The trip to the National Park was an interesting one in itself, we estimated it’d take about two hours (we were wrong as it took us four hours). The landscape in the Pilbara is absolutely stunning, we were blown away with the diversity in flora from small semi arid scrubs to broad sweeping flood plains to, as the trip progressed, the high sweeping hills of the Hammersley Ranges.

After four hours and a quick stop for fuel (fuel places are few and far between so you do need to take them when they come along) we pulled into the Eastern Entrance for Karijini National Park. The time was just after 4pm so we decided to not waste a second and head to the visitor centre. Melissa’s and my hope was to be able to book oursleves onto a guided tour of the restricted gorges (level 6 walks) and hopefully get some time to go into a gorge or two in the afternoon. Unfortunately upon arriving at the visitor’s centre we found out that it shut at 4pm (we got there at 4:05pm). Feeling utterly disappointed that we had missed it by such a small time frame we headed for the accommodation at the Eco Resort to check-in. This is when we found that there was another 47km until the Resort and it was a rough gravel road we had to get there – this felt like another fail as the afternoon was getting late!

By 4:45pm we pulled into the Eco Resort and checked in, Melis and I noticed that there was a tour on offer which could be booked at the Eco Resort for the restricted gores with West Oz Actice Adventures. We booked ourselves onto it for the following day , all of a sudden our spirits were lifted as one of the main things we wanted to do had now been taken care of.

Instead of going straight to the accommodation we headed for the Weano Gorge Recreation Area and for Oxer Lookout, reputably one of the best lookouts at sunset in Western Australia. At Oxer lookout three of the gorges in the area, Hancock, Weano and Red Gorge all meet at the point known as the junction (at the base of the gorge is Junction Pool). We arrived there right as the sun was staring to set, the setting sun provided brought out the many different shades of red from the rock of the three gorges. We had arrived and now it felt like we were going to have a great time. All I can really say about the view is wow, words just cannot describe the magnificence and beauty. I found myself in total awe at the magnificence of creation and again thinking about how there is no such possible way that we, or creation in its full splendor could not have happened accidentally but as part of the design of a loving and powerful God.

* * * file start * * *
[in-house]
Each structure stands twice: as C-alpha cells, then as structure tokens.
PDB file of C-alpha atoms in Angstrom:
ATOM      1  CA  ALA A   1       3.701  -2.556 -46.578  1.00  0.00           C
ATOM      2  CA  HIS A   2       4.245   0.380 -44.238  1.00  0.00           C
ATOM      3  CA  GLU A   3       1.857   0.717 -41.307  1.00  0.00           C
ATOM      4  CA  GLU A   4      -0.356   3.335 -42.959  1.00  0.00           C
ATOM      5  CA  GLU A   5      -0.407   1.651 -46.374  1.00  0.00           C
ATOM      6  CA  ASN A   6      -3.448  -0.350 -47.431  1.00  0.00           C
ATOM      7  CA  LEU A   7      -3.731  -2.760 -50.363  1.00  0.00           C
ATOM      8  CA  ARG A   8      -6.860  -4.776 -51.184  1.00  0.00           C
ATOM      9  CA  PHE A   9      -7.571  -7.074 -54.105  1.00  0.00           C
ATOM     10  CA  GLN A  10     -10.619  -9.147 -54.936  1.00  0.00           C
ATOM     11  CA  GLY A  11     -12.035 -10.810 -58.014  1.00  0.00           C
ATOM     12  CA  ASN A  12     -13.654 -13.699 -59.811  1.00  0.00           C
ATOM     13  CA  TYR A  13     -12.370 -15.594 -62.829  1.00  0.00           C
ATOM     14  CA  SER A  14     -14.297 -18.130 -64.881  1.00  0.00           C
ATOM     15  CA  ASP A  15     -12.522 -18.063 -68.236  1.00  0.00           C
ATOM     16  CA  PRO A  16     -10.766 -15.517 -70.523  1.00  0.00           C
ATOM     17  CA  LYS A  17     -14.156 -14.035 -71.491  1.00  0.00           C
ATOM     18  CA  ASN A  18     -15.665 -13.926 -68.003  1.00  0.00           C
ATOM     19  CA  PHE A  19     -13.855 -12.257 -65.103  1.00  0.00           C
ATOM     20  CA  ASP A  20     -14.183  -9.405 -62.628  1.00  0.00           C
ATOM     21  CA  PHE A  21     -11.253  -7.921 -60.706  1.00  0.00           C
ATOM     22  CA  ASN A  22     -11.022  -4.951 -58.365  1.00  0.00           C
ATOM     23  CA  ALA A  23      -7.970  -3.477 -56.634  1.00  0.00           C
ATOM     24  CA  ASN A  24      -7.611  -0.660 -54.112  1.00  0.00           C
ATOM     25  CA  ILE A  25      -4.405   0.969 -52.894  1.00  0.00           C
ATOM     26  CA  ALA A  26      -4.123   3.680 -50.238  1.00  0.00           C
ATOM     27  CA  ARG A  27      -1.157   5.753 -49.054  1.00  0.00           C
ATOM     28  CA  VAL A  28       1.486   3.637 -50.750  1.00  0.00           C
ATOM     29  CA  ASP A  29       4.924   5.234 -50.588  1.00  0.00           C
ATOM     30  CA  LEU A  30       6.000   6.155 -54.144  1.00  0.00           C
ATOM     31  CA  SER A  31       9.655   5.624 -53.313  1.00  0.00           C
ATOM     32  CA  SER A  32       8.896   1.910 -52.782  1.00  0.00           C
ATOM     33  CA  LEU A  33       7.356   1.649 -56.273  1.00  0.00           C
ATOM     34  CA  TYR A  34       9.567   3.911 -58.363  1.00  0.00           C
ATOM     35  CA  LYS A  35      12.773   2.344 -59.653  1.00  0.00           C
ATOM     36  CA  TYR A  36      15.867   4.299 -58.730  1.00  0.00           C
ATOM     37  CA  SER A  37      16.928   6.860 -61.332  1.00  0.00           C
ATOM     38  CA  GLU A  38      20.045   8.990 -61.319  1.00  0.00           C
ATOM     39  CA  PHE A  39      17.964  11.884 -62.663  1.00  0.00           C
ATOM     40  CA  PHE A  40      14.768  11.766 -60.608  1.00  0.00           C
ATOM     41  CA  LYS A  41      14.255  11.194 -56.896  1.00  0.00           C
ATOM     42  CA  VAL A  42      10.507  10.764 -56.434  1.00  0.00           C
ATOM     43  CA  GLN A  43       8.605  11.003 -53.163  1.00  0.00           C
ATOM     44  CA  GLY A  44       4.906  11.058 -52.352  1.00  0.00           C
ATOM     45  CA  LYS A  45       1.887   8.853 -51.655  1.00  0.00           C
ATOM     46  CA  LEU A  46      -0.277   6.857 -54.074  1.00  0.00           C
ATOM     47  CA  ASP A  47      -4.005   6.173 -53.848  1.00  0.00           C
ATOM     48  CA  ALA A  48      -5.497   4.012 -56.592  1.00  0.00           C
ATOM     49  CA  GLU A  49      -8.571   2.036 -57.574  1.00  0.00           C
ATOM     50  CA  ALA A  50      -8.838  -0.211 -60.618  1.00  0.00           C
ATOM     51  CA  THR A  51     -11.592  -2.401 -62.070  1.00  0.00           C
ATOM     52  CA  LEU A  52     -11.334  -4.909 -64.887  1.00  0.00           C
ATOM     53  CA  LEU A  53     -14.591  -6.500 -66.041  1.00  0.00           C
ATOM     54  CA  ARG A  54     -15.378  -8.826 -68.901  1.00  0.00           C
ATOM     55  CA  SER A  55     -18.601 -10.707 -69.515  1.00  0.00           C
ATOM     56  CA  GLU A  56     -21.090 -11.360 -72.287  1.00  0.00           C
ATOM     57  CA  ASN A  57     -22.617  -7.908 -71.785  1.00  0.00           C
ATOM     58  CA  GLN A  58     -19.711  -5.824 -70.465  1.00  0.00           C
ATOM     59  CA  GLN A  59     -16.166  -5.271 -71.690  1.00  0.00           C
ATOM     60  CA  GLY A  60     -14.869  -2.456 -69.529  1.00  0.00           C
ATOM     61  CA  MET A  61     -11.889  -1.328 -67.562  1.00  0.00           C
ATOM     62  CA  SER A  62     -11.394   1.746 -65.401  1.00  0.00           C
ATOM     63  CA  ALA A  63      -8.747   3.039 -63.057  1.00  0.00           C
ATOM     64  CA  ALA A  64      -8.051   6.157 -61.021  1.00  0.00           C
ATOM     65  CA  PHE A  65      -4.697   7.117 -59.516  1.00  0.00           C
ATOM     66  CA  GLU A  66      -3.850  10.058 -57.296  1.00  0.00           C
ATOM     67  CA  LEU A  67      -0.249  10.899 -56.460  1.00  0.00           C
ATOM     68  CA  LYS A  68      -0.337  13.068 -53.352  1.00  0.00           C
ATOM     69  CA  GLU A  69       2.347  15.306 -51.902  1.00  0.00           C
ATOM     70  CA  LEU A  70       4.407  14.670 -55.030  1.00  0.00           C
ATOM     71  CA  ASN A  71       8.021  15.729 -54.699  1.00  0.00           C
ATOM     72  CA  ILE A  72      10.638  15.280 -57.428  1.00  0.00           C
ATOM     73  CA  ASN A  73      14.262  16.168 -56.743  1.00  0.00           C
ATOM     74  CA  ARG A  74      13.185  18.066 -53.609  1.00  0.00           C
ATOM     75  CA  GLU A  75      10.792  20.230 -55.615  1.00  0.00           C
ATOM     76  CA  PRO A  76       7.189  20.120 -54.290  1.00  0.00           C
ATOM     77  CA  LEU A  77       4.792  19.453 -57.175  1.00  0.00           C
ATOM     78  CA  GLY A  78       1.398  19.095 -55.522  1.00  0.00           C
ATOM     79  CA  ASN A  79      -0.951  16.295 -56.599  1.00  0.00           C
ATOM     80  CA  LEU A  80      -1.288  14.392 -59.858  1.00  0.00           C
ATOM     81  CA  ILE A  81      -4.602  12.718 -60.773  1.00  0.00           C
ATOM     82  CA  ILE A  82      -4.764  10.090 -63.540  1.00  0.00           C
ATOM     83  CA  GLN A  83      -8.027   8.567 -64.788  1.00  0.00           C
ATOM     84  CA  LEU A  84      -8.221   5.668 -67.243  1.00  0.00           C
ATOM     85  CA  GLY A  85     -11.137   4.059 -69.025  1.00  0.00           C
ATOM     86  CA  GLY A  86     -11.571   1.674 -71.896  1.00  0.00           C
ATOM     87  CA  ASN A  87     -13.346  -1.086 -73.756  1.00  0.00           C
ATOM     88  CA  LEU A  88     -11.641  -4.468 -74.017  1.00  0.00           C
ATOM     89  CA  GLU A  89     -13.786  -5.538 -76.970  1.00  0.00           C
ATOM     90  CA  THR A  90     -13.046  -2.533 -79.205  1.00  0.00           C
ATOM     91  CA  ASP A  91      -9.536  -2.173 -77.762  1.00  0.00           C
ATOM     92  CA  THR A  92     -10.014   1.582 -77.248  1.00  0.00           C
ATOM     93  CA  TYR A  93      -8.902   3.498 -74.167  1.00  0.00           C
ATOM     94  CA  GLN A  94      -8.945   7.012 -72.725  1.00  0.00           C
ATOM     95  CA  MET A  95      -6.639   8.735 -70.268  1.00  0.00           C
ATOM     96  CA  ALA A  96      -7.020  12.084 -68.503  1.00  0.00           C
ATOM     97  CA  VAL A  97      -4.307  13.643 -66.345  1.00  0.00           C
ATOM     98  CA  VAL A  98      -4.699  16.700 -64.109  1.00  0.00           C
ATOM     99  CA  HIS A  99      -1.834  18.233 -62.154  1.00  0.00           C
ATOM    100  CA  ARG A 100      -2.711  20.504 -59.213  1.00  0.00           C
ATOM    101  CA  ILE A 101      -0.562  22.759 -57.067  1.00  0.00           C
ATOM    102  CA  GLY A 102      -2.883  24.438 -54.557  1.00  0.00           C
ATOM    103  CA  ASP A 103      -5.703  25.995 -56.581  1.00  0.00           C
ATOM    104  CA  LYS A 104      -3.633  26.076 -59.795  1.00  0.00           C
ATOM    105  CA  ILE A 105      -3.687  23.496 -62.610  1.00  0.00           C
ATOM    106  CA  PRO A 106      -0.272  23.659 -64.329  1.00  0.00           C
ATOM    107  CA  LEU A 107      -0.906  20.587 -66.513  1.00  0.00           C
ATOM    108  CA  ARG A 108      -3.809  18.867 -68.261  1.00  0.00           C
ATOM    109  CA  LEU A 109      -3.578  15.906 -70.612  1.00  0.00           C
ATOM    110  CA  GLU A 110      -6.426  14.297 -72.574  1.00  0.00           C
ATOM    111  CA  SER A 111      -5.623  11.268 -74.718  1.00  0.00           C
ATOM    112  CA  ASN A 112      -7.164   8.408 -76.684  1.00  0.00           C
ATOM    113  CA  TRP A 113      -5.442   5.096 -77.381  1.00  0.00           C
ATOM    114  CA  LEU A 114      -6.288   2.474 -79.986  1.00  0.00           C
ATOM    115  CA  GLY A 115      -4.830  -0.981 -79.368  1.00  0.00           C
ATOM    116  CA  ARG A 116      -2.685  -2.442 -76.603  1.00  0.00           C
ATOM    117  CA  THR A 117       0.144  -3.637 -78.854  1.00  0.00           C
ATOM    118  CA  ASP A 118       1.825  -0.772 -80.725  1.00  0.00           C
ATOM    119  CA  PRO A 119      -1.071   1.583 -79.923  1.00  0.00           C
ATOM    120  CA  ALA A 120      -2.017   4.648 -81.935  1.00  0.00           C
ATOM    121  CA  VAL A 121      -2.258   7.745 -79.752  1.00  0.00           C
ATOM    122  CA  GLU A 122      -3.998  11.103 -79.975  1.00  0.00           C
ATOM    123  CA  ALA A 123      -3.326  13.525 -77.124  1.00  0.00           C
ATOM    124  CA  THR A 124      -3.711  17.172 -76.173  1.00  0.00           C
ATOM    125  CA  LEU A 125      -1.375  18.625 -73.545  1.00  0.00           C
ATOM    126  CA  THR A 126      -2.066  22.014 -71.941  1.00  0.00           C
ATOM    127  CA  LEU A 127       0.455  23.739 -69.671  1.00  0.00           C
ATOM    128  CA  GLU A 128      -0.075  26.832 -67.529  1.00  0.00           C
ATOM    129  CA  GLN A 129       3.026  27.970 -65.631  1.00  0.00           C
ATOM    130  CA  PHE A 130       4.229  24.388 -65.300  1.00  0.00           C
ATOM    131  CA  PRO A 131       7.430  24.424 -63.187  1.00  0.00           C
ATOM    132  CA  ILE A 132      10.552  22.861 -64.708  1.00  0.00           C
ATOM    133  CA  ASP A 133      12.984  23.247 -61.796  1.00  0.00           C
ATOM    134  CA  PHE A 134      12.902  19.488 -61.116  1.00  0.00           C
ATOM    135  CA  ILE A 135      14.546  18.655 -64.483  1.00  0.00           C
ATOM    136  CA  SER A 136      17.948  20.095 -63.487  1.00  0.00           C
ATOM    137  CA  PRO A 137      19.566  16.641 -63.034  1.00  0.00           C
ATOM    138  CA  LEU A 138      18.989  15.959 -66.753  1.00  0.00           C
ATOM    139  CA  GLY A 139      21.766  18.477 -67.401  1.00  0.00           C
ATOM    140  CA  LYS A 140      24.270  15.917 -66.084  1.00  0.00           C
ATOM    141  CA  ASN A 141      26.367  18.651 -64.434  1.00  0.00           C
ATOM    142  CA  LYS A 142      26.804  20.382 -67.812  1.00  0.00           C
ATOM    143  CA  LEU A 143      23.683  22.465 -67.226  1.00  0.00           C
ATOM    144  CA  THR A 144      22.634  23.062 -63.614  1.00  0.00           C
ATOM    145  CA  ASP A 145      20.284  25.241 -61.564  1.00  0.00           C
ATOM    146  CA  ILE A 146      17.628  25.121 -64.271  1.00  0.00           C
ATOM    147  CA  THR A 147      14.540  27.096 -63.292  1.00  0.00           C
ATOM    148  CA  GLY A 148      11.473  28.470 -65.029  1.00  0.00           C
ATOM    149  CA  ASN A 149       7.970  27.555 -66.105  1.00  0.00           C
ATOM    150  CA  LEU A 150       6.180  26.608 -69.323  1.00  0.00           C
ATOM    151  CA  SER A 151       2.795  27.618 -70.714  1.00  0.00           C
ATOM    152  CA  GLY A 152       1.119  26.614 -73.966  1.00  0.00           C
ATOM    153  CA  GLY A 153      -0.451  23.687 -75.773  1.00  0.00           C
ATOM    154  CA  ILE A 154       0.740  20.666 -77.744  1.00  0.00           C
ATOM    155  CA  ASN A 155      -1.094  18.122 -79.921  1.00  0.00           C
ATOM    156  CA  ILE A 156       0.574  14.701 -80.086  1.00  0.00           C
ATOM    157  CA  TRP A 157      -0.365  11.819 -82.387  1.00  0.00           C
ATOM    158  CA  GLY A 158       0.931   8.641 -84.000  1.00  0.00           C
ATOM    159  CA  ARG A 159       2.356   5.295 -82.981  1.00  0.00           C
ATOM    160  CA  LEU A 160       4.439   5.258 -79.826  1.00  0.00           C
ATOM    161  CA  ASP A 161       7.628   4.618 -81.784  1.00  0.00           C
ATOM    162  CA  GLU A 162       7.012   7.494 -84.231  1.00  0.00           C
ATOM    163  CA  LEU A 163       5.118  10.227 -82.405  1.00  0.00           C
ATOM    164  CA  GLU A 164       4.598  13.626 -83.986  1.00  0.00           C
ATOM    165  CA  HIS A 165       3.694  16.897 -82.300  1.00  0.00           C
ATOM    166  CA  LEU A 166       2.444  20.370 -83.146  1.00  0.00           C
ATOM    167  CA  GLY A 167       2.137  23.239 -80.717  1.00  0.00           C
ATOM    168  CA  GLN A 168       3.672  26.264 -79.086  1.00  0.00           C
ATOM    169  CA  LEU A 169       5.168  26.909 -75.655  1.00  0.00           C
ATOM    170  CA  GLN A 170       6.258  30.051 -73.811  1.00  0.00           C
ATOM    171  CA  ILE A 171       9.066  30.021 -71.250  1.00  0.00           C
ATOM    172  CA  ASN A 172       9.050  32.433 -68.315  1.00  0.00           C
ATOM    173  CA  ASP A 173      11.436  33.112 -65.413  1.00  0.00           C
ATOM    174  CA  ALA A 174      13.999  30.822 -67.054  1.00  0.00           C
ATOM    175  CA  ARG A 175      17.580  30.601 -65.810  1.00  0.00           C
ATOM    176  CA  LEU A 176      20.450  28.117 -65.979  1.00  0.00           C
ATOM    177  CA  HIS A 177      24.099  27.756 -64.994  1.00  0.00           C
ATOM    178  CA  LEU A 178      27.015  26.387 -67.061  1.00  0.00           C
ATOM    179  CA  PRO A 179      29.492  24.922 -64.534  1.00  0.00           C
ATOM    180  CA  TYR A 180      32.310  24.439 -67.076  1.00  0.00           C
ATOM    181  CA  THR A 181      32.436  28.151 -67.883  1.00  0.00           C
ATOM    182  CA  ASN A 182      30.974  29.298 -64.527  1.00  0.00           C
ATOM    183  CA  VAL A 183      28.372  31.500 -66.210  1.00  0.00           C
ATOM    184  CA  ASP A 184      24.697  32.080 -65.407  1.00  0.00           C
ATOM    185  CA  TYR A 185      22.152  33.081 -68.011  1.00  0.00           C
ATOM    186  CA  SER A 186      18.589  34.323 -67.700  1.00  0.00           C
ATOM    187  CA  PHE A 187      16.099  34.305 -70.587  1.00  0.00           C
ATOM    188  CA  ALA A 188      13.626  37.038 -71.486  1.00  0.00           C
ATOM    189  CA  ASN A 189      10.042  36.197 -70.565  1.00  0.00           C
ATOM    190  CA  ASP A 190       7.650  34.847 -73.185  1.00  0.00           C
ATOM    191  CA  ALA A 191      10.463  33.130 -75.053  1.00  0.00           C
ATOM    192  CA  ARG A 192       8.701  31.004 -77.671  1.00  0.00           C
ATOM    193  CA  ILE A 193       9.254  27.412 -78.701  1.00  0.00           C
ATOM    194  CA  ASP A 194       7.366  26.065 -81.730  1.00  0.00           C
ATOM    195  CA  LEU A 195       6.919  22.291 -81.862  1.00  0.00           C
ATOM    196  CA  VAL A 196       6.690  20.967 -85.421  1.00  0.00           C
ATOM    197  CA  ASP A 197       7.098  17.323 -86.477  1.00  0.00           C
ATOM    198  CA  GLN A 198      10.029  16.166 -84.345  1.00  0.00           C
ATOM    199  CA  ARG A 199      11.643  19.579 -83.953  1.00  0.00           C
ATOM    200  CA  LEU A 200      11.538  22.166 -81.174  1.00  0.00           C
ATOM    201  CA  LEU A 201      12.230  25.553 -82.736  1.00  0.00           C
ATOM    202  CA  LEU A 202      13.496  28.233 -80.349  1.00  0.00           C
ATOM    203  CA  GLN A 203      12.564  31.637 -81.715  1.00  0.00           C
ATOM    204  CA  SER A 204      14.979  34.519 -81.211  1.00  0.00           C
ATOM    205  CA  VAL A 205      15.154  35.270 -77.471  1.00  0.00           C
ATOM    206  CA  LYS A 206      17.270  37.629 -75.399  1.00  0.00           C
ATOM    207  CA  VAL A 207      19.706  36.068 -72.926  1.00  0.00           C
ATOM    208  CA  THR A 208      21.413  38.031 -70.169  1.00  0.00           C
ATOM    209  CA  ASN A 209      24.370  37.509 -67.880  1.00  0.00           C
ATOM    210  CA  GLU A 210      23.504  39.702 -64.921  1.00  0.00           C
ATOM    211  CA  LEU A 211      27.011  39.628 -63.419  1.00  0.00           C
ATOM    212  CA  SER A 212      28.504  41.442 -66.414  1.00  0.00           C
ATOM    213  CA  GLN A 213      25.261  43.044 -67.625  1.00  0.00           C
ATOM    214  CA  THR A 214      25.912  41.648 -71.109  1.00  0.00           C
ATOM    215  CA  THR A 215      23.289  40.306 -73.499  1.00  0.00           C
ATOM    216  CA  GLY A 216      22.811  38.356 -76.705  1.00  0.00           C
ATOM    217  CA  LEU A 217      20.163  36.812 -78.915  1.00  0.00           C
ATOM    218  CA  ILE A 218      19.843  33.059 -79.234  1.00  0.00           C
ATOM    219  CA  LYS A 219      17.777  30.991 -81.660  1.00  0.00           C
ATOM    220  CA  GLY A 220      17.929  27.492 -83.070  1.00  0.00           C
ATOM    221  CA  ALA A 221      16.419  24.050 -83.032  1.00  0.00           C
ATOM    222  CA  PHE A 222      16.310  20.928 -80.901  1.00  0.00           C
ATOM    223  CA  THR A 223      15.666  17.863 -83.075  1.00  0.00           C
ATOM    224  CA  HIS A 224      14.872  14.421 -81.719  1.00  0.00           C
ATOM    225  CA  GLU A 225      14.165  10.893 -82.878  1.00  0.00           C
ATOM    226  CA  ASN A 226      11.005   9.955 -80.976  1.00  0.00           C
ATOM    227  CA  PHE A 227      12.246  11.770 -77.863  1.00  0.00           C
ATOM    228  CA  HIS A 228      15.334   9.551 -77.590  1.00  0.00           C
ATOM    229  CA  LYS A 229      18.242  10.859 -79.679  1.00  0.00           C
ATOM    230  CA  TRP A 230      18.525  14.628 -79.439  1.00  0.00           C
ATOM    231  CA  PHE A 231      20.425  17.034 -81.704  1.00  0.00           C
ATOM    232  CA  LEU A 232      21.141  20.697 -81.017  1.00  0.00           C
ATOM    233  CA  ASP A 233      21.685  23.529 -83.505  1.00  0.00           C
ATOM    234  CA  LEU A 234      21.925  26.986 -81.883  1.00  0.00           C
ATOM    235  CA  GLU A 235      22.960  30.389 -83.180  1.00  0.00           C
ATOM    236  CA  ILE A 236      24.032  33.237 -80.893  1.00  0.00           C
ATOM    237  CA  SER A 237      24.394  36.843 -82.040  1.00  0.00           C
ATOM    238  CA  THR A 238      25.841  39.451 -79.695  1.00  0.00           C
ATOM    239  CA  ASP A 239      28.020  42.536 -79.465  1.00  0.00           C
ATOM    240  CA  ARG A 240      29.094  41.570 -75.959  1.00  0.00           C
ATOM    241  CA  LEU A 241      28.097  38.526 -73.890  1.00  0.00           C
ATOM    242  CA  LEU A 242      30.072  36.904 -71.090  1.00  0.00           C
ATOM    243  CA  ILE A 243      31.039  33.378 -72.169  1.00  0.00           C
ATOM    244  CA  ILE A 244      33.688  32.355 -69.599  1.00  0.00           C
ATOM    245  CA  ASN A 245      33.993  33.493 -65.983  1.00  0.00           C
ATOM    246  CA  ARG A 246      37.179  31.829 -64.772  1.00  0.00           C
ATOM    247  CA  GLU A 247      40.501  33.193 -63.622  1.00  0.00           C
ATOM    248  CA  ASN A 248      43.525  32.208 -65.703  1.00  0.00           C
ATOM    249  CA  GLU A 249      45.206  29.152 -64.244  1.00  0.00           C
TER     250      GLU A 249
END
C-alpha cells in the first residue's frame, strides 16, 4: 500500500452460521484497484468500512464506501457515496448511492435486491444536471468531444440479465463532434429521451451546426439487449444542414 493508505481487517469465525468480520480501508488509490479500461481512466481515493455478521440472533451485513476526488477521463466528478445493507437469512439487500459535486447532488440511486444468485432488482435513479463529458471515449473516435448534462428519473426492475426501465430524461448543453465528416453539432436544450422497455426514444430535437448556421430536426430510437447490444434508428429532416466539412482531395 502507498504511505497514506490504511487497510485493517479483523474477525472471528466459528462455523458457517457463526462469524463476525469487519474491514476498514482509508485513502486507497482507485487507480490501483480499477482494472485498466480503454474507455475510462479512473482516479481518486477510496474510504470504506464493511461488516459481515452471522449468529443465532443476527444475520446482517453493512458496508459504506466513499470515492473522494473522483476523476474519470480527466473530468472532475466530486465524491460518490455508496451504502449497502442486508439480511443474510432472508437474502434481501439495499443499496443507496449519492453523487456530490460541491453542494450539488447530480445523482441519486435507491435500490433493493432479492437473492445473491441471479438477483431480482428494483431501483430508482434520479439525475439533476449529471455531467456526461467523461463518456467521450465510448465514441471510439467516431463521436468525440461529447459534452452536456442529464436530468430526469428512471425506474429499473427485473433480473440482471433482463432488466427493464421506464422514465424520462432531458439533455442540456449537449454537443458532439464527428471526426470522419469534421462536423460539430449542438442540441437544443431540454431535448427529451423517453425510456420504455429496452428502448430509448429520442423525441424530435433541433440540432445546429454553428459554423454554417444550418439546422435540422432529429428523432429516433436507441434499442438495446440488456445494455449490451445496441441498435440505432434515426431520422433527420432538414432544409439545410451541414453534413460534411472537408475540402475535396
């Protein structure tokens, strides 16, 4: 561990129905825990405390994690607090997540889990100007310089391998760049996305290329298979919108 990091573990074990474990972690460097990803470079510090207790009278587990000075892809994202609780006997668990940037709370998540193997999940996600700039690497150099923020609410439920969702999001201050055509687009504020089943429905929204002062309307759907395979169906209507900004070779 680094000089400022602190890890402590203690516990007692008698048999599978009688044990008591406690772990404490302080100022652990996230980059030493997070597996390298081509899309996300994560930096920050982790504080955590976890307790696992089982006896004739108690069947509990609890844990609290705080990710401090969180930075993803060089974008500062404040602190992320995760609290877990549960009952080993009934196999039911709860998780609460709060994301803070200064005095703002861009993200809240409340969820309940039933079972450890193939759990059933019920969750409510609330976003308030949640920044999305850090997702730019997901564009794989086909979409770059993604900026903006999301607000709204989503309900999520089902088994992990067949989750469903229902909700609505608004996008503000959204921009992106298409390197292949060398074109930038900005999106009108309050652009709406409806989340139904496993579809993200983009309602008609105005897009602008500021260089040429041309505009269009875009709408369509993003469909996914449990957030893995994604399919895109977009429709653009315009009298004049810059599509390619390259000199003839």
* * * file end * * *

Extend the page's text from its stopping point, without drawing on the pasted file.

After spending a lot of time down at Oxer Lookout we headed back to the Eco Rereat and checked out our accommodation. We had booked two Eco tents between the four of us, I was sharing with my Dad and Melis was sharing a tent with my Mum. These tents were a great blend between the basic necessities with a little bit of luxury containing a proper bed and electricity as well as an en-suite with both a toilet and shower. The toilets and showers provided much humour over the next few days with it being a common occurrence to open the toilet to find a small frog looking back up at you…always a good thing to check before doing your business.

For dinner we headed over to the Eco Retreat’s Restaurant where we enjoyed a good meal. The retreat was actually not too badly priced from a food perspective and whilst the menu was rather simple the quality of food was great and there was enough range to cater for everyone. Whilst we were having dinner we had the tour guide from West Oz Active Adventures come over and introduce himself to us, Pete. Pete filled us in on everything we needed to know about our trip the next day.

After dinner had concluded we headed back over to the tents, on our way there we were blown away by how cold it had gotten (it was super cold). It was lucky we had been warned and brought lots of warm clothes to get through the evenings.